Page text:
• Peter Greenaway, CBE (born 5 April 1942) is a British film director born in Wales. At an early age Greenaway decided on becoming a painter. He became interested in European cinema, focusing first on that of Bergman, and then on French Nouvelle Vague film-makers such as Godard, and most especially Resnais. In 1962 Greenaway began studies at Walthamstow College of Art, where a fellow student was musician Ian Dury (later cast in The Cook, the Thief, His Wife & Her Lover). Greenaway trained as a muralist for three years; he made his first film, Death of Sentiment, a churchyard furniture essay filmed in four large London cemeteries. In 1965, he joined the Central Office of Information (COI), working there fifteen years as a film editor and director. In that time he created a filmography of experimental films, starting with Train (1966), footage of the last steam trains at Waterloo station, (situated behind the COI), edited to a musique concrete track. Tree (1966), is an homage to the embattled tree growing in concrete outside the Royal Festival Hall on the South Bank in London. By the 1970s he was confident and ambitious and made Vertical Features Remake and A Walk Through H. The former is an examination of variations of arithmetical editing structure, and the latter is a journey through the maps of a fictitious country. The visual hallmark of Greenaway's cinema is the heavy influence of Renaissance painting, and Flemish painting in particular, notably in scenic composition and illumination and the concomitant contrasts of costume and nudity, nature and architecture, furniture and people, sexual pleasure and painful death. Greenaway's frequent musical collaborator composer is Michael Nyman, who has scored several of his films. In 1980, Greenaway delivered The Falls (his first feature-length film) – a mammoth, fantastical, absurdist encyclopedia of flight-associated material all relating to ninety-two victims of what is referred to as the Violent Unknown Event (VUE). In the 1980s, Greenaway's cinema flowered in his best-known films, The Draughtsman's Contract (1982), A Zed & Two Noughts (1985), The Belly of an Architect (1987), Drowning by Numbers (1988), and his most successful (and controversial) film, The Cook, the Thief, His Wife & Her Lover (1989).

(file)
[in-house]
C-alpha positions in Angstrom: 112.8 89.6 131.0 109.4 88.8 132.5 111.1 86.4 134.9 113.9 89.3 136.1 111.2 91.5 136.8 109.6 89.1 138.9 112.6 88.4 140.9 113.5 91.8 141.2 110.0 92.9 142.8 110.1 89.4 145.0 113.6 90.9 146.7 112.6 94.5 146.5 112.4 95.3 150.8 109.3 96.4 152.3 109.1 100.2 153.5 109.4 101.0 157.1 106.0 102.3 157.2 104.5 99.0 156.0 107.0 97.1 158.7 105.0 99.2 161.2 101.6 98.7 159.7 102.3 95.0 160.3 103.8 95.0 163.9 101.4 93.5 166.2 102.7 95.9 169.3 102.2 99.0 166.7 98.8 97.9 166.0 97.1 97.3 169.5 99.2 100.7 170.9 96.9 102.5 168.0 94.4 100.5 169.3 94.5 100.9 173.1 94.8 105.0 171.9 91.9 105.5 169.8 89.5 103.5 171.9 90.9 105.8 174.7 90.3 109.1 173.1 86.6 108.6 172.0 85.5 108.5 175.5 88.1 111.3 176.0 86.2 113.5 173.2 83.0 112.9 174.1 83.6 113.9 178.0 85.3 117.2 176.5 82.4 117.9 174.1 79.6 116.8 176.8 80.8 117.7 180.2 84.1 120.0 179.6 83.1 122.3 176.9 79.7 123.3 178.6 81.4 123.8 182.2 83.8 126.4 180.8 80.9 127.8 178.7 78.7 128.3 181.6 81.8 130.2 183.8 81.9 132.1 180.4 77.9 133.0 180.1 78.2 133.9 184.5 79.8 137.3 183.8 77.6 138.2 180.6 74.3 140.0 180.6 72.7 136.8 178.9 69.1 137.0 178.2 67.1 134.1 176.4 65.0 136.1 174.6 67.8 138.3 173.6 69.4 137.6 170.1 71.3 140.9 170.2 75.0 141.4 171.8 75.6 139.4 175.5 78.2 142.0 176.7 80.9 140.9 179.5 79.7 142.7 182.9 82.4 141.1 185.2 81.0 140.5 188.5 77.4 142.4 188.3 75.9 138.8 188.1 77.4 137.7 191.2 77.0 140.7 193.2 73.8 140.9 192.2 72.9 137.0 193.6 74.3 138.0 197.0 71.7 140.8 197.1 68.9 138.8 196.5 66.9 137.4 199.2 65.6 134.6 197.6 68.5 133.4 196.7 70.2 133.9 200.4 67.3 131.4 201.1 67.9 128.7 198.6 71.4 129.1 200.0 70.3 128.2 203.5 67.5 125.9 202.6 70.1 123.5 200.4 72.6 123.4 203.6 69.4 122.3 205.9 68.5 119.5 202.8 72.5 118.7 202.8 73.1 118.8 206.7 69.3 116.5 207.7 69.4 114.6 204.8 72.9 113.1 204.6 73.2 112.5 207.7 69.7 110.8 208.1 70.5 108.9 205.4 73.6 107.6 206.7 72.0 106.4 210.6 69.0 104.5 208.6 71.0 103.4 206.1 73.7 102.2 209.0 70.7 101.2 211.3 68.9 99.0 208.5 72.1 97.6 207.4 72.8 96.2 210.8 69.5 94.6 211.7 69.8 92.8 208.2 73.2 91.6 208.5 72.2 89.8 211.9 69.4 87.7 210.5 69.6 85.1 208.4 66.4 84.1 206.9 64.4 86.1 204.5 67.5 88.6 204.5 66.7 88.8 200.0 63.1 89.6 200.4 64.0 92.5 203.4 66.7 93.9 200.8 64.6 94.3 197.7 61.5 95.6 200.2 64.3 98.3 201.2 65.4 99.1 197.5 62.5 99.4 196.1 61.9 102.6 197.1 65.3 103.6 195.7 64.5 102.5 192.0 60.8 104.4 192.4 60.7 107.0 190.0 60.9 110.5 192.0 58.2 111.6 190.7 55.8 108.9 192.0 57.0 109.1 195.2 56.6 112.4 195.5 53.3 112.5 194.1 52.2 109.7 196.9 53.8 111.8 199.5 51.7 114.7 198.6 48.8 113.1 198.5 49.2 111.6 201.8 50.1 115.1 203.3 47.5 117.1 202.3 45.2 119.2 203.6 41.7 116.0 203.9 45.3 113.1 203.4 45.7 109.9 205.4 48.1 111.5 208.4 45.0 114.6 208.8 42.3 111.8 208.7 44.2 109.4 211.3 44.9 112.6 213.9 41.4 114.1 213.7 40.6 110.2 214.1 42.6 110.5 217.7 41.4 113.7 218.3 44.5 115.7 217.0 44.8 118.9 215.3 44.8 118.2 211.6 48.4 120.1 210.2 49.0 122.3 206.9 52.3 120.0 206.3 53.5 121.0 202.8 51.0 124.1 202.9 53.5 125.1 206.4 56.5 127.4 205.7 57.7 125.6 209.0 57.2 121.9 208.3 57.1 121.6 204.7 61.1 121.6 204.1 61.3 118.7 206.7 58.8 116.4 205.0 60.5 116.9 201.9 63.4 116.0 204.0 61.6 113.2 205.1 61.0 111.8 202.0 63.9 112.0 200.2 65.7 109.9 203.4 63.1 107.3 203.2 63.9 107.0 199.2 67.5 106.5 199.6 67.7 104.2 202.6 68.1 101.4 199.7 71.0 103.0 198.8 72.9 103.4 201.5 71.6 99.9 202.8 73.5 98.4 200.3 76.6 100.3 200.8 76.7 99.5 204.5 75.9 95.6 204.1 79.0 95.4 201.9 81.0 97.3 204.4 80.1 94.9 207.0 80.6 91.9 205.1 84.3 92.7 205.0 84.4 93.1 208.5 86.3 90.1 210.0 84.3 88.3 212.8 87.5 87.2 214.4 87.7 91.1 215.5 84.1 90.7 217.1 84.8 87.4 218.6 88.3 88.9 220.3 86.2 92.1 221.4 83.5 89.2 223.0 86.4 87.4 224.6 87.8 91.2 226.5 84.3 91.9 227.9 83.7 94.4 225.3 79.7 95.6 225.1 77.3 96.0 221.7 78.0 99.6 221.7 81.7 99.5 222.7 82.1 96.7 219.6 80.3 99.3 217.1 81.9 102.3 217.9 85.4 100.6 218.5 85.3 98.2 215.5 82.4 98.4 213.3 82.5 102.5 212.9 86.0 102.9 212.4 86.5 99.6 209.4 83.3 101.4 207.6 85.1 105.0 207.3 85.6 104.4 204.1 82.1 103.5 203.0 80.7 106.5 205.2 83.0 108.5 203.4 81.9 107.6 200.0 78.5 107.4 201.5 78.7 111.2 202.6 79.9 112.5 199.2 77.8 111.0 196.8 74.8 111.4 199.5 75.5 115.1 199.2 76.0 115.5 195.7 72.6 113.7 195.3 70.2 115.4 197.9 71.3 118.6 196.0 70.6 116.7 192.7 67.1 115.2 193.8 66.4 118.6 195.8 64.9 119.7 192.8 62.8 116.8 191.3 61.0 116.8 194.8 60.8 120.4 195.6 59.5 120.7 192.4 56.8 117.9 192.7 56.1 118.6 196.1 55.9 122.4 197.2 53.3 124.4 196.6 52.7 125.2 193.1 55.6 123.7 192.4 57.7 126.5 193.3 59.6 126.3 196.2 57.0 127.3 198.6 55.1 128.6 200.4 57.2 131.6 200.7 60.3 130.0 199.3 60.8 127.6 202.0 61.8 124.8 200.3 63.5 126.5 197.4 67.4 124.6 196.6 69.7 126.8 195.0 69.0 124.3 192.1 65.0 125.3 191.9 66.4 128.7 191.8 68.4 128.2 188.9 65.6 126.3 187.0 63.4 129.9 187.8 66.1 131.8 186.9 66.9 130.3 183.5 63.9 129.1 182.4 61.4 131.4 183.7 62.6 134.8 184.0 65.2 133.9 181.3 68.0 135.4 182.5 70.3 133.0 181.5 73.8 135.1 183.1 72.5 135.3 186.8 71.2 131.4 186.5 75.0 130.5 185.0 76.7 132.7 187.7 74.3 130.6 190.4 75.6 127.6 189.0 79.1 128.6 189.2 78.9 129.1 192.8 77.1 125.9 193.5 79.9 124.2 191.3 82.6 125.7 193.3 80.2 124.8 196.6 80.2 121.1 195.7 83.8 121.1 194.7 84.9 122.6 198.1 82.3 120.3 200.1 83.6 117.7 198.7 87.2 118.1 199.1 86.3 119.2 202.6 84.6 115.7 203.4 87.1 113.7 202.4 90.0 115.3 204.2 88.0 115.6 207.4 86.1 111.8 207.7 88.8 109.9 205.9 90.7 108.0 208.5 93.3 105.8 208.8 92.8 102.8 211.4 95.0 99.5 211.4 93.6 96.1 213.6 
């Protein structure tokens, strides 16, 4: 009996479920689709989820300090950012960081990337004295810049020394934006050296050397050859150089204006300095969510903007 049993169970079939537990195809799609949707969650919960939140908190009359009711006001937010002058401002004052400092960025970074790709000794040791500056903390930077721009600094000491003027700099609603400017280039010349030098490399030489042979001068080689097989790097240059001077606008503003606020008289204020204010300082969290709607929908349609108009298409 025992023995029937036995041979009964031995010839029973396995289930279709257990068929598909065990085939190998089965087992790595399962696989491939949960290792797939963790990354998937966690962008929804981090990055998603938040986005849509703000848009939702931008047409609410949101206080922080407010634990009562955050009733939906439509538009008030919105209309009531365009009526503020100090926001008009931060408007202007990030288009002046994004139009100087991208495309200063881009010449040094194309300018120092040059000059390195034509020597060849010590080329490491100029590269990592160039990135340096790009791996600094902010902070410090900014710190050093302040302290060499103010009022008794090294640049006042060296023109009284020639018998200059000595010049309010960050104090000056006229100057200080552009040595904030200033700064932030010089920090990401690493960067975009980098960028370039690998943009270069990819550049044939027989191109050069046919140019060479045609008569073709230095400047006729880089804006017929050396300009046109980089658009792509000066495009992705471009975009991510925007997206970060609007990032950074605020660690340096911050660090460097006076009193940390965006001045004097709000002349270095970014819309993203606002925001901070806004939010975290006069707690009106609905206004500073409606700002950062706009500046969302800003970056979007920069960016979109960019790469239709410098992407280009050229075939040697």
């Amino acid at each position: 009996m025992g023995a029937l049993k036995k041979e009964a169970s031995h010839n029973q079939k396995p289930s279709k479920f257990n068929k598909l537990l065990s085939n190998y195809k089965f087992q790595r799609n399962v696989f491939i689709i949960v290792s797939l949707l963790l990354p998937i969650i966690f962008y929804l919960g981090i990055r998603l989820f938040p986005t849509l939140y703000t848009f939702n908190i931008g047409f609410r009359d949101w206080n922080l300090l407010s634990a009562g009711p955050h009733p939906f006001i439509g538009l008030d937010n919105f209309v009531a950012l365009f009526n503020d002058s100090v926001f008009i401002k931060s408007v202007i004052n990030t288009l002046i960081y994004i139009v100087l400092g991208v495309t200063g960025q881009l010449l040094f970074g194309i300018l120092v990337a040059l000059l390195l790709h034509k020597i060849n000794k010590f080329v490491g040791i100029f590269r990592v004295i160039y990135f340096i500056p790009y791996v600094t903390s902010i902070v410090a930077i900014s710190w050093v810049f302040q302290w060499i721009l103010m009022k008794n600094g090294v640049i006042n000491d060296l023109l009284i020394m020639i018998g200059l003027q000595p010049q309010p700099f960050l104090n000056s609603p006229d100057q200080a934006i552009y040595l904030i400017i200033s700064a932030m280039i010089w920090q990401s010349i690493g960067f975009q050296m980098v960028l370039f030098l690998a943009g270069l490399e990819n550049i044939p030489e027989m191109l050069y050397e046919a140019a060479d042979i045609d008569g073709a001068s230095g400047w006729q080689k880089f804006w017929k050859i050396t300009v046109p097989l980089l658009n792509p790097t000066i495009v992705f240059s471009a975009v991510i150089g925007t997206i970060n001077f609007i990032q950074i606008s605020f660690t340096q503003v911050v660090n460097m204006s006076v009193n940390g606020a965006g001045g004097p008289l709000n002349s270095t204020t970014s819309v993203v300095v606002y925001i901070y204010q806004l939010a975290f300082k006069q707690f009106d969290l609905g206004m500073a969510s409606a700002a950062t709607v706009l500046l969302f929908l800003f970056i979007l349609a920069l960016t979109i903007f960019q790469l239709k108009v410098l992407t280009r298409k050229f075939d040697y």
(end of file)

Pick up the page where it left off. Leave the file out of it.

• insert movie clip http://tw.youtube.com/watch?v=fJTVKTubrt0 The battered wife of a loathsome gangster has an affair with a man she meets at her husband's high-class restaurant, with gruesome consequences. English gangster Albert Spica (Michael Gambon) has taken over the high-class La Hollandaise Restaurant, run by French chef Richard Borst (Richard Bohringer). Spica makes nightly appearances at the restaurant with his retinue of thugs. His oafish behavior causes frequent confrontations with the staff and other diners. Forced to accompany Spica is his reluctant wife, Georgina (Helen Mirren), who soon catches the eye of a quiet regular at the restaurant, bookshop owner Michael (Alan Howard). Beneath her husband's eye, Georgina carries out an affair with Michael with the help of the restaurant staff. Ultimately Spica learns of the affair, forcing Georgina to hide out at Michael's bookshop. Borst sends food to Georgina through his young employee, a boy soprano who sings while working. Spica force-feeds the boy his own buttons until he reveals Georgina's location. Spica's men storm Michael's bookshop while she is away and torture him to death by force-feeding him pages from his books. Georgina discovers his body when she returns. Overcome with rage and grief, she begs Borst to cook Michael's body, and he eventually complies. Together with all the people that Spica has wronged throughout the film, Georgina confronts her husband at the restaurant and forces him to eat Michael's cooked body. Spica complies, gagging, before Georgina shoots him in the head.